The job of a parent is to protect and nurture, to provide a secure and stable environment so the children can fulfil their potential.
What we see with the Palins are children who are treated like trained seals in a circus act or used to make a point when it suits their mother's agenda.
Trig has special needs but he's getting a lot less than any child without challenges.
In my book, that's criminal.
Bree Palin has an excellent slide show of Trig in the book tour.
UPDATE: A reader sent me a very interesting tidbit, which has never been mentioned anywhere in any of the many articles and books about Sarah Palin. It's the obituary of a Dorothy Mooney, Chuck Heath's adoptive mom (source: The Spokesman Review", February 11, 1992). We can only guess whether being adopted had any impact on Mr Heath's adult life, but having observed the family dynamics and read a few accounts of the Heath children's early years, it sort of makes you go hmmm... (H/T to D)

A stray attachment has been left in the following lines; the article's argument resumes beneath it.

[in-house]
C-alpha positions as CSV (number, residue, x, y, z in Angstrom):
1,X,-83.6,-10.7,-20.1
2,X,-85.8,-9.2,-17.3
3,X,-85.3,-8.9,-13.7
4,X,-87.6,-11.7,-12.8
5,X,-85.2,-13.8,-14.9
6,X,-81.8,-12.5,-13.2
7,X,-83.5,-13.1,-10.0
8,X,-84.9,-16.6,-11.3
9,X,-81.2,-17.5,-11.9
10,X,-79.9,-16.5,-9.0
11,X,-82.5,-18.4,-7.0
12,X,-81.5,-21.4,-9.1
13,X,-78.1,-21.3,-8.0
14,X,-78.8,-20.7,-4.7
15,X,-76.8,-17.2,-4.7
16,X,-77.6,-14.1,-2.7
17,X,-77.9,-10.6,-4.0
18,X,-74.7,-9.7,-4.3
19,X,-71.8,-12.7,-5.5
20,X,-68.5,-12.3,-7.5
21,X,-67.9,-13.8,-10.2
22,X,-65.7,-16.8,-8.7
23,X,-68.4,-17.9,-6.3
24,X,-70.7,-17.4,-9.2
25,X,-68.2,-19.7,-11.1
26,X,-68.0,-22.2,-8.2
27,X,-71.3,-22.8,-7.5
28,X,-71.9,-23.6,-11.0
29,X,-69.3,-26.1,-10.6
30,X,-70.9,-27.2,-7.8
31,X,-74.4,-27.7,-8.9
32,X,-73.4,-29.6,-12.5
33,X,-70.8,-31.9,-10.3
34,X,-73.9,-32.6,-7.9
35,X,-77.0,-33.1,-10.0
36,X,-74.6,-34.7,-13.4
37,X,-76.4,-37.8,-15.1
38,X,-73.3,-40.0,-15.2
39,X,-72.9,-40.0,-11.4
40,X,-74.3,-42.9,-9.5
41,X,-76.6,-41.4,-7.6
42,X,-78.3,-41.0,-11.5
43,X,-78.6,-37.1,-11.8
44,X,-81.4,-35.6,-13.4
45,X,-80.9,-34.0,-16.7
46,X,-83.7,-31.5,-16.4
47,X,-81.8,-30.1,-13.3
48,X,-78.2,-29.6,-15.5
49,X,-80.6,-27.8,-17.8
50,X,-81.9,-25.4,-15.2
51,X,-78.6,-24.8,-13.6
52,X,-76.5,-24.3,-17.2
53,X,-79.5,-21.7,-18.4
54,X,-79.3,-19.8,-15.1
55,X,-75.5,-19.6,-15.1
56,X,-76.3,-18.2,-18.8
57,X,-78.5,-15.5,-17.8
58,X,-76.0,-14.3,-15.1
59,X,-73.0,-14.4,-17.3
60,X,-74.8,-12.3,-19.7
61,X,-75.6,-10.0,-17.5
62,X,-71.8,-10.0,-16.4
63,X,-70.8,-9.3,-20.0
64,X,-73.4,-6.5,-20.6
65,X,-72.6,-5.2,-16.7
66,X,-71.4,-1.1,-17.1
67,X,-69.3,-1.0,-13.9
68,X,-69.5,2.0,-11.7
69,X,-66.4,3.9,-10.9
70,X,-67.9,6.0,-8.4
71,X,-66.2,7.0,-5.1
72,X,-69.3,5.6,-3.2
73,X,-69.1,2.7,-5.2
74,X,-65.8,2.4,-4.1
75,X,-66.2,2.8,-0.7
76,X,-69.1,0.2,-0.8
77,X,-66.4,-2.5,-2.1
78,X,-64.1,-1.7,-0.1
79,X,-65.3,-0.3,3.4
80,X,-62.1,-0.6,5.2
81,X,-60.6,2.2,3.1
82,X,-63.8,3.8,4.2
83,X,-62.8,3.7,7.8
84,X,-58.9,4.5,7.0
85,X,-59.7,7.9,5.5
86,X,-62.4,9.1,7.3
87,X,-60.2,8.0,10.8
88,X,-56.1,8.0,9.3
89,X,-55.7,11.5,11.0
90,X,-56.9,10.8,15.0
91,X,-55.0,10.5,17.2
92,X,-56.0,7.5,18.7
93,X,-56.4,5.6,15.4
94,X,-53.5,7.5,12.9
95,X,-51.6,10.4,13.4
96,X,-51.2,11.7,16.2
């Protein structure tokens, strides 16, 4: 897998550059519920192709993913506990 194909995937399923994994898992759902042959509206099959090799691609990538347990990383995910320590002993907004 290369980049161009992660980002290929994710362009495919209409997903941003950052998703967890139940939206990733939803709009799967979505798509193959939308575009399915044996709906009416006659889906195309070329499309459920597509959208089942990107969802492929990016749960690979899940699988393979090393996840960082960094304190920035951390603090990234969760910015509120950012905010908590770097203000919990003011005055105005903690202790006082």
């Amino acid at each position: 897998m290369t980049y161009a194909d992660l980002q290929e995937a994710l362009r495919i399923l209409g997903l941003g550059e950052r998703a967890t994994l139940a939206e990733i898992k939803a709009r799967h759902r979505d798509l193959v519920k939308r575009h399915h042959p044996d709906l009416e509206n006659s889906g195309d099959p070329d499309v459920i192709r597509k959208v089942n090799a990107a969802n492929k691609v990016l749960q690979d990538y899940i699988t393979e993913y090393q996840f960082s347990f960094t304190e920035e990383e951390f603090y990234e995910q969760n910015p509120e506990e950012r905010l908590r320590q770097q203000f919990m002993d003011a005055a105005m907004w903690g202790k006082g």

UPDATE 2: Excerpt from Going Rogue
He (Dad) was born in 1938 to the celebrity photographer Charlie Heath, who specialized in shooting famous prizefighters.
...when Dad was ten Grandpa Charlie moved the family to Hope, Idaho, and started a fishing lure business, while Grandma Marie continued to teach school. Grandma Marie was a Christian Scientist who didn't believe in doctors or medicine, and believed that physical illness was merely a manifestation of the mind.
Dad doesn't talk much about his childhood, but through the years I heard enough muffled conversations between my mom and dad to know that his parents' acceptance of pain must have translated beyond the physical. Dad's childhood seemed to me painful and lonely.